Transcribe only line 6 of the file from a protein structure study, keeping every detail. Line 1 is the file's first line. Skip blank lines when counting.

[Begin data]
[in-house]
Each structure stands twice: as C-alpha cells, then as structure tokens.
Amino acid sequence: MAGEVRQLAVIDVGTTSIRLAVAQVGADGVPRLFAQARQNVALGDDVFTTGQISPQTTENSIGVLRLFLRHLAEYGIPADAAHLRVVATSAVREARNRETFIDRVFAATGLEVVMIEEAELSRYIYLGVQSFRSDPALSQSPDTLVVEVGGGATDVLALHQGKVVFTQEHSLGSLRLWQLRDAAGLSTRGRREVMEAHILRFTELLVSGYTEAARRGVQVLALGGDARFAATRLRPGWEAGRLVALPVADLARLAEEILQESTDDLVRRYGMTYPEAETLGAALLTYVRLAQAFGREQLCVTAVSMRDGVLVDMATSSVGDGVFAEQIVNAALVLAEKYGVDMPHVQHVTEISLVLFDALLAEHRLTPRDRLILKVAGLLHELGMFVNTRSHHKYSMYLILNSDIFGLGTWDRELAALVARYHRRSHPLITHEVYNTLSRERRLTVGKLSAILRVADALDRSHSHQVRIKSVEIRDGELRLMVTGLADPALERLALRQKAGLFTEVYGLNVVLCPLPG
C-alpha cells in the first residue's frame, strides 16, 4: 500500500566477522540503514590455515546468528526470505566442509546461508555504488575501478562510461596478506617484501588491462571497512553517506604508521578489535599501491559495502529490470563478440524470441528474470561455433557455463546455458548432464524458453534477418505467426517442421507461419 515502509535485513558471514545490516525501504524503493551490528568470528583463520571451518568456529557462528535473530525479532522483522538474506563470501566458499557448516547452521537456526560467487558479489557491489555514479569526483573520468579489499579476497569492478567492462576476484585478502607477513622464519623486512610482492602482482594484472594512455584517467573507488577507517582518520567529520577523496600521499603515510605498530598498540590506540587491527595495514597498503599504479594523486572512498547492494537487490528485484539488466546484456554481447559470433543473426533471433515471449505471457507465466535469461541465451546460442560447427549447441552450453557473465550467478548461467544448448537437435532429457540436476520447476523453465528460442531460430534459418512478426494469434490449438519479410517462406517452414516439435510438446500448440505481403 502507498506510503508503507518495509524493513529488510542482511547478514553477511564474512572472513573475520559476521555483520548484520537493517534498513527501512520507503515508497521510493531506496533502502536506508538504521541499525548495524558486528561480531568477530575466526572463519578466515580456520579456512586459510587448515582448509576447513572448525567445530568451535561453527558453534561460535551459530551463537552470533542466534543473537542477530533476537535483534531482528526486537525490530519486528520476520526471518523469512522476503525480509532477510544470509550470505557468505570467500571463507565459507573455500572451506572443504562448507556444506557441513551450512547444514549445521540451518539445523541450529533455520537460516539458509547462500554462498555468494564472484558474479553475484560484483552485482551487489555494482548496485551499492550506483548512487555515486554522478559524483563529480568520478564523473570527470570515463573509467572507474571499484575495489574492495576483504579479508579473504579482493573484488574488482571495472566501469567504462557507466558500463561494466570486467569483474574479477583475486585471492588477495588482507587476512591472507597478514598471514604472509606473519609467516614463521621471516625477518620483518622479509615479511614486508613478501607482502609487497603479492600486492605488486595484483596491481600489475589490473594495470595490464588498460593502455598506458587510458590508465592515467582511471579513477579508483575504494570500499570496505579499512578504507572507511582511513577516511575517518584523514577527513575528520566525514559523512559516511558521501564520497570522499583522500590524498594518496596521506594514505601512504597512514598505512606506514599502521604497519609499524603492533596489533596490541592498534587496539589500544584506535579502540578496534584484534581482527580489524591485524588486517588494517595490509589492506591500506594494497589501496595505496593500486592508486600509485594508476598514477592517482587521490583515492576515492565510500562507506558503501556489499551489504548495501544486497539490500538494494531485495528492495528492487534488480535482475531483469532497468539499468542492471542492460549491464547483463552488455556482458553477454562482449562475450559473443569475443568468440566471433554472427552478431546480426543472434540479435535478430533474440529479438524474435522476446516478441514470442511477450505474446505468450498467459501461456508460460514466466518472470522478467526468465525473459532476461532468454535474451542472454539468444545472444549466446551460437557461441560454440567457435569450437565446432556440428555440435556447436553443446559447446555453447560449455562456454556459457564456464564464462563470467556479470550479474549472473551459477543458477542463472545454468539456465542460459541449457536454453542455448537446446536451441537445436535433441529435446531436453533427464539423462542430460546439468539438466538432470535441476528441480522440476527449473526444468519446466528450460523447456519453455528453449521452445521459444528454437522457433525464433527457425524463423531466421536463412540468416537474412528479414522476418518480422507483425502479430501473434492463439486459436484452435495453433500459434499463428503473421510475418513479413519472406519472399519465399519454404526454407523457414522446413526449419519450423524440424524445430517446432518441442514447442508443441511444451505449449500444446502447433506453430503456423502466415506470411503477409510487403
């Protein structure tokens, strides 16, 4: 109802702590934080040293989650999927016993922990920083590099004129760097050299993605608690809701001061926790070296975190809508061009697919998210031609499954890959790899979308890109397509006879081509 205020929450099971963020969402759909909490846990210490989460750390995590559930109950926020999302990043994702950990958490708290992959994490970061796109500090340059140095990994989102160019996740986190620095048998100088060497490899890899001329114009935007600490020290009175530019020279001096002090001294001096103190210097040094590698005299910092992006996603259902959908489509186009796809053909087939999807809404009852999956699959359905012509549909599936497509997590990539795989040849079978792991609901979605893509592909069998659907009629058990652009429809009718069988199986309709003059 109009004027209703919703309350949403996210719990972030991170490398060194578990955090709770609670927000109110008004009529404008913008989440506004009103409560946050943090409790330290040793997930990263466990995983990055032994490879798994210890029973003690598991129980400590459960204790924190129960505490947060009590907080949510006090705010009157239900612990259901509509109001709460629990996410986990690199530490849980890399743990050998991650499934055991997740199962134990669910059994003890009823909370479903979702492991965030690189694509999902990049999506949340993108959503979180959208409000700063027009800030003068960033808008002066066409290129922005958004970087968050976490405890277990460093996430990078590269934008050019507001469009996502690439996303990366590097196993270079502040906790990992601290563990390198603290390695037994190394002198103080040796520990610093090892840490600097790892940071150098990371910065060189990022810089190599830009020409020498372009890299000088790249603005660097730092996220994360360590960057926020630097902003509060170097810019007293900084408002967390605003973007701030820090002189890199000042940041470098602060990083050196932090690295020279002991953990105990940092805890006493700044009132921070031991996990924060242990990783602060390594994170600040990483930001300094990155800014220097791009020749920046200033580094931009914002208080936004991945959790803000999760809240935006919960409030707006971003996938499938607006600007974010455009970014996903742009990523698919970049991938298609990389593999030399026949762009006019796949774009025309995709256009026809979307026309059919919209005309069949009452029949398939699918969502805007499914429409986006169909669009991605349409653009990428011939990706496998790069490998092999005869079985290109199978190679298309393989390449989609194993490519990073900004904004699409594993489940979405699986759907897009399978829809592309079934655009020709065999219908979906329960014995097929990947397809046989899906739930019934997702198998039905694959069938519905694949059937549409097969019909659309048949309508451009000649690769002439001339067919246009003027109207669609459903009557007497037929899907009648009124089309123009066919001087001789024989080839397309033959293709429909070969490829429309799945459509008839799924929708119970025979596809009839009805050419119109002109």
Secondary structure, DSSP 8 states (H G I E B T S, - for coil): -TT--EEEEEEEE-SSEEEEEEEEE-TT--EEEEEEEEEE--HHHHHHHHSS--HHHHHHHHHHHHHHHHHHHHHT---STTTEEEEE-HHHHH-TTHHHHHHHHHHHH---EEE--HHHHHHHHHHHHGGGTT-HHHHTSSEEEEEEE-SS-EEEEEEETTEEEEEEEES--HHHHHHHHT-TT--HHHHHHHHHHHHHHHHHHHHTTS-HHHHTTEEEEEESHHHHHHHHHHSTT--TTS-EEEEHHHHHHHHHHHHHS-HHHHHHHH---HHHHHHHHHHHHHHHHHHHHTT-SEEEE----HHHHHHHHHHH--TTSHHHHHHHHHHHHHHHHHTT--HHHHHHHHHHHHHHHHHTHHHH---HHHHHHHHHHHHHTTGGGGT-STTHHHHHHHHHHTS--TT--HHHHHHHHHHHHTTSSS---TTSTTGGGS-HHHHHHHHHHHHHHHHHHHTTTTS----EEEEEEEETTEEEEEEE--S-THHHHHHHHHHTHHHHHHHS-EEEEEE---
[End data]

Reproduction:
Secondary structure, DSSP 8 states (H G I E B T S, - for coil): -TT--EEEEEEEE-SSEEEEEEEEE-TT--EEEEEEEEEE--HHHHHHHHSS--HHHHHHHHHHHHHHHHHHHHHT---STTTEEEEE-HHHHH-TTHHHHHHHHHHHH---EEE--HHHHHHHHHHHHGGGTT-HHHHTSSEEEEEEE-SS-EEEEEEETTEEEEEEEES--HHHHHHHHT-TT--HHHHHHHHHHHHHHHHHHHHTTS-HHHHTTEEEEEESHHHHHHHHHHSTT--TTS-EEEEHHHHHHHHHHHHHS-HHHHHHHH---HHHHHHHHHHHHHHHHHHHHTT-SEEEE----HHHHHHHHHHH--TTSHHHHHHHHHHHHHHHHHTT--HHHHHHHHHHHHHHHHHTHHHH---HHHHHHHHHHHHHTTGGGGT-STTHHHHHHHHHHTS--TT--HHHHHHHHHHHHTTSSS---TTSTTGGGS-HHHHHHHHHHHHHHHHHHHTTTTS----EEEEEEEETTEEEEEEE--S-THHHHHHHHHHTHHHHHHHS-EEEEEE---